This goes to the point that the creation, development and commercialisation of intellectual property for financial gain are not core activities of government. This does not mean that government agencies should not undertake such commercialisation. Arguably, if Commonwealth agency chief executives are to meet their legislative obligations of making efficient and effective use of Commonwealth resources, such commercialisation should be undertaken. However, the key principle to remember when considering commercialisation is that it should be complementary to, and not detrimental toward, the operational activities of the agency. Any collaboration should be in the public as well as private interest.

There are some clear benefits to government in forming an alliance with the private sector. The Commonwealth’s Information Technology IP Guidelines34 make mention of a few of these benefits, specifically:

• industry is more likely to develop IP that has commercialisation potential, in addition to meeting client specifications; • by allowing scope for commercialisation, Government will benefit from the use of the best the industry has to offer; • the right to commercialise IP is a direct means by which Government can encourage innovation in the IT industry in Australia; • combined with direct funding and other incentive programs, this would place the Australian IT industry in an improved position from which to compete internationally; and • substantial opportunities are available if Australia moves quickly to market government and administrative systems in

Asia and other regions.

Within the Commonwealth, commercial alliances between government and the private sector are becoming more prevalent. My office conducted an audit of joint commercial arrangements of all Commonwealth funded budget entities in 199635. It was established that, at the time, there were some 61 joint commercial arrangements in 32 departments, agencies and statutory authorities. It is likely that this number will have grown considerably since then.

Various routes and structures are available to public bodies in undertaking such commercialisation. These range from the Commonwealth retaining ownership and taking full responsibility for marketing and supplying the product, to outright sale, where the agency would receive a once off payment but lose effective control over the future of the product. They represent the extremes. However, there are middle ground options such as licensing arrangements with a third party or the setting up of a spin-off company or joint venture where the agency retains some interest. The choice of structure will be dependent on the individual circumstances. No one structure will suit all situations.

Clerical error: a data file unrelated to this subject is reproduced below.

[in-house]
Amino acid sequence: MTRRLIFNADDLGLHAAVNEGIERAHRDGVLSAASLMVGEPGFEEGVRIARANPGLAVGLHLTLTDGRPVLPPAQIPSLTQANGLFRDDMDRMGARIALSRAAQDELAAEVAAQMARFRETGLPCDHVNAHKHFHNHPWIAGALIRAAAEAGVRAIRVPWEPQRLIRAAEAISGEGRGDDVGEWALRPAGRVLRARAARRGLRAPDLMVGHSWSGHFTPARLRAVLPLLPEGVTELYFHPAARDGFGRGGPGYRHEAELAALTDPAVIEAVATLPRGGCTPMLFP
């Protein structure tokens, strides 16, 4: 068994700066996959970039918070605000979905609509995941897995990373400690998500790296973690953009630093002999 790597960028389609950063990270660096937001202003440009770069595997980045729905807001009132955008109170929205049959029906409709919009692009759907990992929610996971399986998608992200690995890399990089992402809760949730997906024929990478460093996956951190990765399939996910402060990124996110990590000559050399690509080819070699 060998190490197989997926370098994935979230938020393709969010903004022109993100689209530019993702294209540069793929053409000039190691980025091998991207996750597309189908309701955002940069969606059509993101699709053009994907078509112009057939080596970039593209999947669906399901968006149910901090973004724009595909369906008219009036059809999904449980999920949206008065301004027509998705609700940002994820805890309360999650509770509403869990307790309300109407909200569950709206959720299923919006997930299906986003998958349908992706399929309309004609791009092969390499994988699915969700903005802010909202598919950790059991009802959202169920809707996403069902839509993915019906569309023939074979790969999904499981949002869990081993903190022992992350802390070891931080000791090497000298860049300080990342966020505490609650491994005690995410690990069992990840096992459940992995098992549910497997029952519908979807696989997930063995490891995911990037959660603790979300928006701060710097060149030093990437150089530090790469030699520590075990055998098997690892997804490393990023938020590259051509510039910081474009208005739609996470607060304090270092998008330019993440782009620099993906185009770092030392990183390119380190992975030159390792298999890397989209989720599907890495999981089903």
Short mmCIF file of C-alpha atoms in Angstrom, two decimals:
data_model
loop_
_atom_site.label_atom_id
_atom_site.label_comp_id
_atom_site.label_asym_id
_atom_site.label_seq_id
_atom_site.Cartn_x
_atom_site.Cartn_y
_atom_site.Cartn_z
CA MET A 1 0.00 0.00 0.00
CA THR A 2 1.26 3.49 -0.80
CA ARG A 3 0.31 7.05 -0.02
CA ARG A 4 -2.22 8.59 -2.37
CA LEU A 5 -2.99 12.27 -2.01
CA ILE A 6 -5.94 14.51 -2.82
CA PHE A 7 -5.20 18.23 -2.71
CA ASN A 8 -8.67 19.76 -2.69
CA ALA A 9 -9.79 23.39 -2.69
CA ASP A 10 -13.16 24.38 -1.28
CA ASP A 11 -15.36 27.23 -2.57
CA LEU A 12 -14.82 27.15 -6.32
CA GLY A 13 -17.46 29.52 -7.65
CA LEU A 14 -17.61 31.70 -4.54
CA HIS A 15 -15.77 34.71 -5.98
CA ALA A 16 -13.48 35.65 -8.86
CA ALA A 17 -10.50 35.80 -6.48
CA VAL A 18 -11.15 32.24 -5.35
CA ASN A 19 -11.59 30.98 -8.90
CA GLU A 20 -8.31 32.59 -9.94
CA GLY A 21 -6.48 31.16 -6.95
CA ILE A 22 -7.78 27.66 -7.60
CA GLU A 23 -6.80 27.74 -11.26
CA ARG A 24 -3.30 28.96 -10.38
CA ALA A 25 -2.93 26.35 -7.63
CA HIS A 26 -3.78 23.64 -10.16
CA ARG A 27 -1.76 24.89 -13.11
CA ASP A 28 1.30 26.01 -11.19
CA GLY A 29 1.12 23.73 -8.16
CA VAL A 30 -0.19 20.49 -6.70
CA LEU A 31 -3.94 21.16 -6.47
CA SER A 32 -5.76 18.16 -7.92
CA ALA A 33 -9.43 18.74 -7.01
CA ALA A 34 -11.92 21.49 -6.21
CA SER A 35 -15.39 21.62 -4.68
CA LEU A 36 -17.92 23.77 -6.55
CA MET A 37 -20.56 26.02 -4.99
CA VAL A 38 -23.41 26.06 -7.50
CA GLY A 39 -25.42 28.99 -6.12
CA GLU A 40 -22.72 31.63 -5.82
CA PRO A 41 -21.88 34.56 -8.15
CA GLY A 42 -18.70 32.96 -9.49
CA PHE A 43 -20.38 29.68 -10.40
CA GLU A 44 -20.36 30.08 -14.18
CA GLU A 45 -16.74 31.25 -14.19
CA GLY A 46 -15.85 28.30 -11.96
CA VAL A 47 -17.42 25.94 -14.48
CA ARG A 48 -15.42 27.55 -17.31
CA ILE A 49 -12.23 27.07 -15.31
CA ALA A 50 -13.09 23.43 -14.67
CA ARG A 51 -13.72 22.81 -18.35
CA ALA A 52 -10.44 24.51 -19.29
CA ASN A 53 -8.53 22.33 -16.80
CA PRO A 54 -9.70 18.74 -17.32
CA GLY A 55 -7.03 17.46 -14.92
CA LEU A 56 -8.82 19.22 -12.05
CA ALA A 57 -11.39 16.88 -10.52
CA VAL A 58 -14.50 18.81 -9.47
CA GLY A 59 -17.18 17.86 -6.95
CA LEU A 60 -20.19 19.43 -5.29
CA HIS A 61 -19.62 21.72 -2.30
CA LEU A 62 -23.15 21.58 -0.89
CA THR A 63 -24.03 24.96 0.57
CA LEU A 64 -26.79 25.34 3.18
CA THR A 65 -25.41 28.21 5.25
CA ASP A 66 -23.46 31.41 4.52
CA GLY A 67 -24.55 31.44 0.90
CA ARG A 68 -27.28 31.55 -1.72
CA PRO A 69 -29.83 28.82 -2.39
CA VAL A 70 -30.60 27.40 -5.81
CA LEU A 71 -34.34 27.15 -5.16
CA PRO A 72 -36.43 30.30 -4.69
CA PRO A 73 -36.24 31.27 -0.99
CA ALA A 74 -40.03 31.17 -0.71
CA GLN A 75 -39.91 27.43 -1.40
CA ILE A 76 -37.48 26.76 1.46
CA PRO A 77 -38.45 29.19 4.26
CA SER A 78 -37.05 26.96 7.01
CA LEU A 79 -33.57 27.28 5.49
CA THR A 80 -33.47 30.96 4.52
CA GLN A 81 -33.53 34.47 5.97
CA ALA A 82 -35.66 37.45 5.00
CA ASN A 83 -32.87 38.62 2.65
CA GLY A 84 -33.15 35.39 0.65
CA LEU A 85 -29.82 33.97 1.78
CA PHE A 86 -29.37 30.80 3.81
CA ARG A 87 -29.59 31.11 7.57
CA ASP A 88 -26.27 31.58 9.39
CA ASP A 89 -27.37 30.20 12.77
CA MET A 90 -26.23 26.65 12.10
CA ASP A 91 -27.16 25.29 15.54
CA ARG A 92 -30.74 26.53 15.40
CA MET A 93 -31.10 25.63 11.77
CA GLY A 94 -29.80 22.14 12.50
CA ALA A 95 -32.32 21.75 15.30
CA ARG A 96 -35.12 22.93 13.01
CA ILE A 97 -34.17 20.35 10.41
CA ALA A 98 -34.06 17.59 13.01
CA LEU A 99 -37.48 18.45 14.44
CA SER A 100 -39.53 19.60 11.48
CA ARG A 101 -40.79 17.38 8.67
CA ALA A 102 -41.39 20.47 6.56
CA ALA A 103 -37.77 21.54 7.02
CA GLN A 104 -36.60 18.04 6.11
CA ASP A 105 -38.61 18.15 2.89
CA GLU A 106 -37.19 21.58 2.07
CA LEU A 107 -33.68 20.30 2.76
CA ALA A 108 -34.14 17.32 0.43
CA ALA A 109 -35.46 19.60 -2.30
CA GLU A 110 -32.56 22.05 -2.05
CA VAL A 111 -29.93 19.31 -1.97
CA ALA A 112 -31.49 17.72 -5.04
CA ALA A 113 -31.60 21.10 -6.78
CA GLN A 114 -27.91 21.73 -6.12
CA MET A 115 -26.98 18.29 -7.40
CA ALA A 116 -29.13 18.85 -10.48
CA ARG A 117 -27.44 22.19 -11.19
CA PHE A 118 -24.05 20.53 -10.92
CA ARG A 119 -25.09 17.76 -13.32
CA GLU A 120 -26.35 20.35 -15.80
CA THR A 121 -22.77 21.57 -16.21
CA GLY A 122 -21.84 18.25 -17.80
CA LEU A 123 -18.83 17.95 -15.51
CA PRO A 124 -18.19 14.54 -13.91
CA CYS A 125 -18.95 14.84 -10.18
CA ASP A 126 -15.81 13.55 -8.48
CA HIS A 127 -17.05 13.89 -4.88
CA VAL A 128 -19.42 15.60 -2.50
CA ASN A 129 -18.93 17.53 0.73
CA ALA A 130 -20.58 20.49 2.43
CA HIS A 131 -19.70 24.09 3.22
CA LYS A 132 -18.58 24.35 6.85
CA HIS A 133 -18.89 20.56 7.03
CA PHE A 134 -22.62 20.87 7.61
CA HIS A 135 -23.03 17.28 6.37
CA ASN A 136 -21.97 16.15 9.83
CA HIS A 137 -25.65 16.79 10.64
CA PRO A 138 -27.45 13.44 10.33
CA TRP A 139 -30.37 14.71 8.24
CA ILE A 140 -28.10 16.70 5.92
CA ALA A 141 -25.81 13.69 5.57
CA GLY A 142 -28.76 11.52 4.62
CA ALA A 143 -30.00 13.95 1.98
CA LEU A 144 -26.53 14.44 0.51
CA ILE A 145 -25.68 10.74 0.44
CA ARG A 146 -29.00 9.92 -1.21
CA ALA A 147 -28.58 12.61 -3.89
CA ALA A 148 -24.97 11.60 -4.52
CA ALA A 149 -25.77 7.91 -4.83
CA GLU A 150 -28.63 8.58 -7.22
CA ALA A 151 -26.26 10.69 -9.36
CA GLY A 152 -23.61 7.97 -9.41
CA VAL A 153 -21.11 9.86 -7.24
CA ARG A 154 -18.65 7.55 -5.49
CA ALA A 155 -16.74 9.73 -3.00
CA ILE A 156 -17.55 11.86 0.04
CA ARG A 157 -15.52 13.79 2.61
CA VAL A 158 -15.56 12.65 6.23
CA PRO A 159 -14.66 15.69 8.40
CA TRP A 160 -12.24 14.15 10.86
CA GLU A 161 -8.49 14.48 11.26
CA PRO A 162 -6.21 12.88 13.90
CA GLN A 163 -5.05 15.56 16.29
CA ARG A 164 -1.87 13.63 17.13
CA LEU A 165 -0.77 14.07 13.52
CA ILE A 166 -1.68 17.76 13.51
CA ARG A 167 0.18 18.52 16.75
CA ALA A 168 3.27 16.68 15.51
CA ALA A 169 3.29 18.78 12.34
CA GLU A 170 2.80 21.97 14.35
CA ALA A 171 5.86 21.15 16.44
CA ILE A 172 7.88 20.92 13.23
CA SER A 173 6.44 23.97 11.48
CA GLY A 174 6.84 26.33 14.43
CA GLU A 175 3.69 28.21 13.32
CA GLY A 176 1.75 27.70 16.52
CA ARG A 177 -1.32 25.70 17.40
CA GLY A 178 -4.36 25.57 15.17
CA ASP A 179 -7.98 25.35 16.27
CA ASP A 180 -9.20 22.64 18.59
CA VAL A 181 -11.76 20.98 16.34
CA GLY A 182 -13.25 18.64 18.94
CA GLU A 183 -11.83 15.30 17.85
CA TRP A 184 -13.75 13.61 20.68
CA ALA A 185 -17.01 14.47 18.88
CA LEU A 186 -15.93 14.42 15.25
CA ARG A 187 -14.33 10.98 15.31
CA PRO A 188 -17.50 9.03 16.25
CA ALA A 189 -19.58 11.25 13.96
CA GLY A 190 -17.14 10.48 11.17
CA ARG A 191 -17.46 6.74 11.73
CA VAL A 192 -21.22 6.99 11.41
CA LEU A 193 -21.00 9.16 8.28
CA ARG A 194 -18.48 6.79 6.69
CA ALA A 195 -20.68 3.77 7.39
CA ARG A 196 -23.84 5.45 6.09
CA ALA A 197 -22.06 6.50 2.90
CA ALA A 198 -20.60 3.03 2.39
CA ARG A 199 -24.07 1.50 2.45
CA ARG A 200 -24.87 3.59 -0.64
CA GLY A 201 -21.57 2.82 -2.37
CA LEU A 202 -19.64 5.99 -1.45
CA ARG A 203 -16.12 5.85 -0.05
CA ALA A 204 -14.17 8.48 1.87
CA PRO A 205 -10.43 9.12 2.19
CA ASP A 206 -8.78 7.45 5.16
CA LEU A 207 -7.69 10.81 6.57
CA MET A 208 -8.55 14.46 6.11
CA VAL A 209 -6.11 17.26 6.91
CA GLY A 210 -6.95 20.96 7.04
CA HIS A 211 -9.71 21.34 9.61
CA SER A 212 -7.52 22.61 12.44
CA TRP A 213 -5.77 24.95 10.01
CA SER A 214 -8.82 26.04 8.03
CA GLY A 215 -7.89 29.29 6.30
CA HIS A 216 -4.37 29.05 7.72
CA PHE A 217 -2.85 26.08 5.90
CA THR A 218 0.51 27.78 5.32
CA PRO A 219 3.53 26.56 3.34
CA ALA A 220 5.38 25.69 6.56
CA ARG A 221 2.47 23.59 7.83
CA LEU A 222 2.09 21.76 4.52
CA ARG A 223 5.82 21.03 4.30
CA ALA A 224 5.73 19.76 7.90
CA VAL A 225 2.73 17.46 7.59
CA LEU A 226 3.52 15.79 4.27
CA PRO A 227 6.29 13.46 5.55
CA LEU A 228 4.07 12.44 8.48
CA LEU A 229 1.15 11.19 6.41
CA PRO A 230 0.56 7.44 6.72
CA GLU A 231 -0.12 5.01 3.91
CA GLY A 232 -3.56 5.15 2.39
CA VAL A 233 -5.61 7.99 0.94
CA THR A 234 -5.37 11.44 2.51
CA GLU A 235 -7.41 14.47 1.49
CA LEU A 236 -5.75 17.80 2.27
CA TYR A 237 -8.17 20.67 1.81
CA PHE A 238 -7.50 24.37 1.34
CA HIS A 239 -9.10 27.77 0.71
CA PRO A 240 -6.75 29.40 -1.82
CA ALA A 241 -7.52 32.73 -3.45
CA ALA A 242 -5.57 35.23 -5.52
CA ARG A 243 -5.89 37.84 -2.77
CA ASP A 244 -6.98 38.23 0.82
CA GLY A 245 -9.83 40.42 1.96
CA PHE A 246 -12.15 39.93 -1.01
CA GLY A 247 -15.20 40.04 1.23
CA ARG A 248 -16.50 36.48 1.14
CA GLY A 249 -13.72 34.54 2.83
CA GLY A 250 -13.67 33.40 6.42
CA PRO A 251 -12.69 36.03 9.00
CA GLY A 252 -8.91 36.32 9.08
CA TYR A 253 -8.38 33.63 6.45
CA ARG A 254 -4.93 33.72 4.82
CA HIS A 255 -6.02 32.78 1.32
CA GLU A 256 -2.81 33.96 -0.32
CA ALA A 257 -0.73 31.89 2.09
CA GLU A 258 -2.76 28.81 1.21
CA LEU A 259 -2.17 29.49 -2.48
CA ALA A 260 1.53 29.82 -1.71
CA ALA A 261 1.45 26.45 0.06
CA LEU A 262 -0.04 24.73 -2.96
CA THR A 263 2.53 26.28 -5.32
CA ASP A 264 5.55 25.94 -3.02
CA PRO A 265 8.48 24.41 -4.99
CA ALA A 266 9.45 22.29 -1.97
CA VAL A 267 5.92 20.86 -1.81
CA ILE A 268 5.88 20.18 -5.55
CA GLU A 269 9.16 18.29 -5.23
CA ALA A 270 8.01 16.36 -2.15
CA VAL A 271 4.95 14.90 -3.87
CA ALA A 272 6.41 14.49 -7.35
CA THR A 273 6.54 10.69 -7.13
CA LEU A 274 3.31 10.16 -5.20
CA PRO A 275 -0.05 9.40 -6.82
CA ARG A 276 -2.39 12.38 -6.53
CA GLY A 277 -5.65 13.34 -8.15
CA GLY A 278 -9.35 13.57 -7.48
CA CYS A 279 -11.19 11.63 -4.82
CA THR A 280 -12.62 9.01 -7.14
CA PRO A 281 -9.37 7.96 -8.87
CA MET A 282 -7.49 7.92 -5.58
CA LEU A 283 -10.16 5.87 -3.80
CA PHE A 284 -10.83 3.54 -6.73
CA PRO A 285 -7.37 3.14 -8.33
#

In a recent article in “The Information Age” it was claimed that companies typically use less than 20 per cent of the intellectual assets they develop.36 It is important that agencies are thoroughly prepared for any due diligence process put in place to establish the validity of the asset and its ownership. In particular, that includes any potential, or actual, third party interest involving, for example, any licensing agreement.

The next section of this paper illustrates, and makes observations, in relation to three models utilised within public sector organisations:

• the joint venture model; • in-house commercialisation; and • outsourcing arrangements.

Joint venture arrangements

Recently, the Auditor-General and Comptroller in the UK

investigated a commercial arrangement37 between the Radiocommunication Agency, an executive agency of the Department of Trade and Industry and CMG UK Ltd, a leading European information technology services company. This arrangement was reviewed as it was the first time that